Jetex

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Jetex 50B micro rocket motor
Jetex 50B packaging

The Jetex motor is a miniature solid-fuel rocket motor produced for use as a powerplant for aerodynamically lifted model aircraft.

Jetex was developed in 1947, by Wilmot, Mansour & Company Ltd of Southampton, it was first demonstrated in early 1948, and was available to the public in June 1948, when Aeromodeller featured Jetex power on its front cover. The first motors were the Jetex 100 and 200, with the more powerful Jetex 350 following in November 1948. The most popular motor, the Jetex 50, was introduced in May 1949, along with kits for a model plane and model car using Jetex power. The subsequent popularity of Jetex led to the manufacture of numerous kits by third party companies such as KeilKraft, Skyleada.

Classic Jetex Jetex motors are powered by a solid pellet consisting mainly of guanidine nitrate, which burns to release an exhaust gas in large volume, leaving little solid residue. Thrust developed is modest and sustained, making it suitable for aerodynamically lifted flying models. The exhaust gas is not excessively hot, which confers a safety advantage.

Motors are loaded with one or more solid fuel pellets and a combustible 'wick' is led through the exhaust nozzle to ignite the fuel. Fuel and wick were manufactured by Imperial Chemical Industries (ICI). The engine casing of the early motors are made of an aluminium alloy. On introduction fuel pellets and wick could be purchased separately and so the system is reusable.

Jetex power made a big impact in the late forties and early fifties, allowing new sorts of models, scale and duration, to be designed. Jetex went through a change of ownership in the mid 1950s and gradually its popularity waned. (Incidentally, Jetex motors were used extensively by AP Films/Century 21, during the 1960s for producing model vehicle exhaust effects for the 'Supermarionation' TV series.) However, by the late 1970s Jetex power had been largely forgotten.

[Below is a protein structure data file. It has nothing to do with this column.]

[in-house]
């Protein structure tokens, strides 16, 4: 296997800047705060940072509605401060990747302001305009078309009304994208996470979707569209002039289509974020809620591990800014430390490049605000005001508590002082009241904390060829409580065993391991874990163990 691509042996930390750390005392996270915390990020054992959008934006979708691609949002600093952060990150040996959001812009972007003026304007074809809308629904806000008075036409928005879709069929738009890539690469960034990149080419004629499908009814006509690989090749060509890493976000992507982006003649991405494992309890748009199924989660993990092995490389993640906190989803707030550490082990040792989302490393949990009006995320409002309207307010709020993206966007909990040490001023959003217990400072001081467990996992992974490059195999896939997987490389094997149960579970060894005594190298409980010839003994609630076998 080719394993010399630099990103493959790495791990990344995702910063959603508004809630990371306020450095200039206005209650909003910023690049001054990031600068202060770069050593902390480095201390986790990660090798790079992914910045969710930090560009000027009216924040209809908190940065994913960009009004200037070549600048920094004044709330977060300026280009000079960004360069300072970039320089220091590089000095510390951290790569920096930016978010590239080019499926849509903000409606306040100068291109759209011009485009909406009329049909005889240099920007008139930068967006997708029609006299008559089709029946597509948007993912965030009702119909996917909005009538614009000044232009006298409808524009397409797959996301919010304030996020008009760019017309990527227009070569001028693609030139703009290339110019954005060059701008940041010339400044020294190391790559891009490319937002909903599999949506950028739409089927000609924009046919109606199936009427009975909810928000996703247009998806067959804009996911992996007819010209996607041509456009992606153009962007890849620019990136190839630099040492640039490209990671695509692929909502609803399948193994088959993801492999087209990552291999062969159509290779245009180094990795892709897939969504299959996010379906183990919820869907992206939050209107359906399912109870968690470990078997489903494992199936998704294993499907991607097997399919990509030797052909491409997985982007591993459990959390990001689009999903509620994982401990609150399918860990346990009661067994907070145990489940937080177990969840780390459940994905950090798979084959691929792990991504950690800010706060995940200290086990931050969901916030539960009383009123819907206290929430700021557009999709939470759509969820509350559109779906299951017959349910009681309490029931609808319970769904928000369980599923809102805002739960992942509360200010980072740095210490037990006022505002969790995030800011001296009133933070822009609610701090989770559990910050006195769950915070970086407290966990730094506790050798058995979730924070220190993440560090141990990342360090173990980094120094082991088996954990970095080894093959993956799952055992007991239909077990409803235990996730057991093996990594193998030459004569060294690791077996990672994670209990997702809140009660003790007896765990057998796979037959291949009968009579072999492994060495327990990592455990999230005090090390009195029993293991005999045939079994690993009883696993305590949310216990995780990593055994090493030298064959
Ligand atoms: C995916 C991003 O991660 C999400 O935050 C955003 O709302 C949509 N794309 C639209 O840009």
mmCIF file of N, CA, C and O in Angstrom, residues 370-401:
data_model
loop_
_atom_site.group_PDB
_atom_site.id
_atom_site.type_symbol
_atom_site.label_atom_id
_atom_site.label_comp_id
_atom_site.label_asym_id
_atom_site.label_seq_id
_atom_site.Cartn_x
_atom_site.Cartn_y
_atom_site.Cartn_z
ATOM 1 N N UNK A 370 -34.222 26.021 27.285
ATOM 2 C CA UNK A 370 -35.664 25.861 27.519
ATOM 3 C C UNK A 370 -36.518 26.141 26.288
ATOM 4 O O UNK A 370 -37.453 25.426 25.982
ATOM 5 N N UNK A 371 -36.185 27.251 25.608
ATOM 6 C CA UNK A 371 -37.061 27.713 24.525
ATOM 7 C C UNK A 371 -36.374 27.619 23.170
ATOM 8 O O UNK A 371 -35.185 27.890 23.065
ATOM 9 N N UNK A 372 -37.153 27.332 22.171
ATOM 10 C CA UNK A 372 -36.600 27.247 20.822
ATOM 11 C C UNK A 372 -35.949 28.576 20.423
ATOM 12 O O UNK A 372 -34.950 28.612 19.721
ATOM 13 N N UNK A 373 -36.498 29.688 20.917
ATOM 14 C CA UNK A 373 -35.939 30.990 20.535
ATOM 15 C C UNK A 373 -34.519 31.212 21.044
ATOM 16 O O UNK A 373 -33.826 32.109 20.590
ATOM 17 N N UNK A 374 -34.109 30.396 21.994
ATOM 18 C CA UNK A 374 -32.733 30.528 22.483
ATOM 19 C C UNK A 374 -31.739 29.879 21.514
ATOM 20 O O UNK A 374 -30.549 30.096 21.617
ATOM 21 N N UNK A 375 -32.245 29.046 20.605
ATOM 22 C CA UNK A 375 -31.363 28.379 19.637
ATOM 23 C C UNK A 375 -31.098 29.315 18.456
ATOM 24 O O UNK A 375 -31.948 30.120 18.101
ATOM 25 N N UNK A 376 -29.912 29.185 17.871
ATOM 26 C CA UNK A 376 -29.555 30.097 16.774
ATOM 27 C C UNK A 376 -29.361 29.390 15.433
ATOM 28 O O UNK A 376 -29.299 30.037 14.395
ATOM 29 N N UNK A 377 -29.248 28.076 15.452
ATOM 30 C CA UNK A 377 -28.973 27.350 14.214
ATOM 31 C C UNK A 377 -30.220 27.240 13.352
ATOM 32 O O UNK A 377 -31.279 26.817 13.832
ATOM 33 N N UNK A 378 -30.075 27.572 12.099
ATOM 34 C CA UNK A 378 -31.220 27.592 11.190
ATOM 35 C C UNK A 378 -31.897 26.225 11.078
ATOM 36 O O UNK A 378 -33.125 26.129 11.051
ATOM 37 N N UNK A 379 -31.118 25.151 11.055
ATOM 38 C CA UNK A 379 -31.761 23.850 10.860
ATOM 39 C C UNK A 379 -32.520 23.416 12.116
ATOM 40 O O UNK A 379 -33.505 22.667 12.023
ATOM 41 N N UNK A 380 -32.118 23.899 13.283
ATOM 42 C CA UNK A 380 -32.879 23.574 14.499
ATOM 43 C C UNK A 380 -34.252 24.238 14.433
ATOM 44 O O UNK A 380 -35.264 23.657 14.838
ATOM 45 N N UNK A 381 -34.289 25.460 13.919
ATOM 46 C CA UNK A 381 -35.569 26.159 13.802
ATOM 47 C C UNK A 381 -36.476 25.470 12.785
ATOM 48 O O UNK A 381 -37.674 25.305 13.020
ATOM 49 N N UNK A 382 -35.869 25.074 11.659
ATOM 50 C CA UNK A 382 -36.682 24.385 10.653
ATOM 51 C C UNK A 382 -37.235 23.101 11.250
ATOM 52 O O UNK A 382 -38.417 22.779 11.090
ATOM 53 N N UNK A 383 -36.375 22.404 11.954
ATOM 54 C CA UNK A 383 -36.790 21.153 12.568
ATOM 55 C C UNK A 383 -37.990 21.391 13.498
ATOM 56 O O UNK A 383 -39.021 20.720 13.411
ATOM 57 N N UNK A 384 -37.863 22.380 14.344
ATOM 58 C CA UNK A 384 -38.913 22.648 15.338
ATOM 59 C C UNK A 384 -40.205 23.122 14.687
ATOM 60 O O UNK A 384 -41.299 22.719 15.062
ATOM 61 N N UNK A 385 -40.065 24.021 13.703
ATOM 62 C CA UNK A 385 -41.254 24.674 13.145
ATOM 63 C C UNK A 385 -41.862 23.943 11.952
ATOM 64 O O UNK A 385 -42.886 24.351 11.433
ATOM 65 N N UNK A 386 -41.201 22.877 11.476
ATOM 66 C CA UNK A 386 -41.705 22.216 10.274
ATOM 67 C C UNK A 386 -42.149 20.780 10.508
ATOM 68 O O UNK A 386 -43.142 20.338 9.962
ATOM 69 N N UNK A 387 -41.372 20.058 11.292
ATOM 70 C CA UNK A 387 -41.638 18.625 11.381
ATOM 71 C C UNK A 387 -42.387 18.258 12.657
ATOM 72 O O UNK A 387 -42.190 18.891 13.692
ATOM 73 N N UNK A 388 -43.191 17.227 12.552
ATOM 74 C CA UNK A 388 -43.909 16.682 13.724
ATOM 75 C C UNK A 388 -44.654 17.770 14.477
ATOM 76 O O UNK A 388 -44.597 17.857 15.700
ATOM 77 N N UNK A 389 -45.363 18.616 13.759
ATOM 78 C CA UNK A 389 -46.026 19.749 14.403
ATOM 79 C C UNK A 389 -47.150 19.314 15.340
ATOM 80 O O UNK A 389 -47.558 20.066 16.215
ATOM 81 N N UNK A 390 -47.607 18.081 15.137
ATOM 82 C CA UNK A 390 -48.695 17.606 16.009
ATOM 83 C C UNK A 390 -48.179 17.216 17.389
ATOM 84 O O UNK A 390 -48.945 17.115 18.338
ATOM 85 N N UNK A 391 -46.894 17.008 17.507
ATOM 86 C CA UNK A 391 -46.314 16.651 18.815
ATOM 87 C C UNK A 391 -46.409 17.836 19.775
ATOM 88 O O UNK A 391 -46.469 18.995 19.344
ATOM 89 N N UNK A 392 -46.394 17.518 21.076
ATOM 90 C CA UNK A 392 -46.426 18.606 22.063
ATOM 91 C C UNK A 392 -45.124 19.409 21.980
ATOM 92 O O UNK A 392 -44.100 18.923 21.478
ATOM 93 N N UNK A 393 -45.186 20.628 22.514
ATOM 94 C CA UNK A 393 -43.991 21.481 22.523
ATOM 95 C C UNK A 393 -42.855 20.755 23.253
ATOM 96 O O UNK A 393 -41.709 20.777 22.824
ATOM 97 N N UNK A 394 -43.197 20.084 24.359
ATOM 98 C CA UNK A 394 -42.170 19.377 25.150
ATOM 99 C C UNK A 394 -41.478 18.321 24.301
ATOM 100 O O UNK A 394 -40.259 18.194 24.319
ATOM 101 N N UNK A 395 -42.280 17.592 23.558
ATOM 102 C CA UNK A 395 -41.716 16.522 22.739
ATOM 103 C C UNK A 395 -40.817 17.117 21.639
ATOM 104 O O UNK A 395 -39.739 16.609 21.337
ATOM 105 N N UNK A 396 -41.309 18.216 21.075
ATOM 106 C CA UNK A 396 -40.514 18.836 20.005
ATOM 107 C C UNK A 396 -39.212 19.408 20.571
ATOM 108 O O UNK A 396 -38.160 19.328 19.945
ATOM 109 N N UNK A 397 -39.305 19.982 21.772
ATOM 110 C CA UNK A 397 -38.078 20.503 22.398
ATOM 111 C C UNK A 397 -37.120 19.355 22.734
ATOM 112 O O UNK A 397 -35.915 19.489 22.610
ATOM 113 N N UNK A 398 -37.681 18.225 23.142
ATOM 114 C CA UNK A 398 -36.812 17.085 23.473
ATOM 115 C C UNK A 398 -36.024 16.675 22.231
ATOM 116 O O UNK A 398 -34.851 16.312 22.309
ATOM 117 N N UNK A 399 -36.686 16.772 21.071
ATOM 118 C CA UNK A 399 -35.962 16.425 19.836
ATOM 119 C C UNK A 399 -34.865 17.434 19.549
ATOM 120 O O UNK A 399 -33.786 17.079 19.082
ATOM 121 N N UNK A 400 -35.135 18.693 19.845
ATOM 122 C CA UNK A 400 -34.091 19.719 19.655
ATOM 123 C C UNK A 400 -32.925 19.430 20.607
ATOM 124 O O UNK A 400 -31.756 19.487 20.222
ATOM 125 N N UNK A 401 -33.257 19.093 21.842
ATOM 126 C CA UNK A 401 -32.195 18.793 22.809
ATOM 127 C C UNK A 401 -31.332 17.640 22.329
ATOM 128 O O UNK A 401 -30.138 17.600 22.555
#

Jet-X In 1985 Roy and Julie Lever of the UK company Powermax discovered a stock of original Jetex motors in the USA. These motors were of Sebel manufacture, comprising steel-bodied 50Cs and 50R/HTs. The Levers themselves undertook the manufacture of igniter fuse and fuel. By the following year Powermax launched a range of motors and fuel kits onto the UK market under the Jet-X brand. In the October 1986 issue of Aeromodeller, Peter Freebrey reviewed the new fuel and fuse, having made a number of successful test fights with a KeilKraft 'Space Jet'. In the USA it was not until August 1995 that the motors and new fuel and fuse were commercially imported. In that same month, Flying Models, in an editorial by Bob Hunt, hailed their arrival, enthusing that "safe and viable rocket power for model airplanes is back".

When the initial stock of Sebel motors came to an end Powermax introduced their own 'Z' series motors in the latter half of the 1990s. The range was eventually extended to include motors of 100 and 35 size. Though tales of uncertain ignition and variable performance plagued the Jet-X scene, the Levers must be credited with bringing the reloadable micro rocket concept back to practical life.

Rapier With the new millennium came another revival. A product called the Rapier was launched. This has similar weight, thrust and duration to Jetex and many old plans for Jetex powered models were dusted off and built and flown with the new motors. The Rapier is a single use motor with a cardboard case and a ceramic nozzle. In appearance it is more like a model rocket motor than the original Jetex.

Tendera In early 2020 another new, comparable range of motors was introduced, under the name Tendera. These are rather similar to the Rapiers, being one-time use motors having cardboard cases and ceramic nozzles.

Comparison table
Jetex Type Thrust ounces Tendera/Rapier equivalent Thrust mN
Jetex 35 0.35 L1 97
Jetex 50 0.50 L2 139
Jetex 200 2.0 L3 556


For a detailed, comprehensive history of Jetex and its various successors please see Jetex.org.

External links[edit]

  • Jetex.org This non-profit site is "the premier Web resource for information and advice about models powered by micro rocket motors, especially those exemplified by the Jetex series of engines".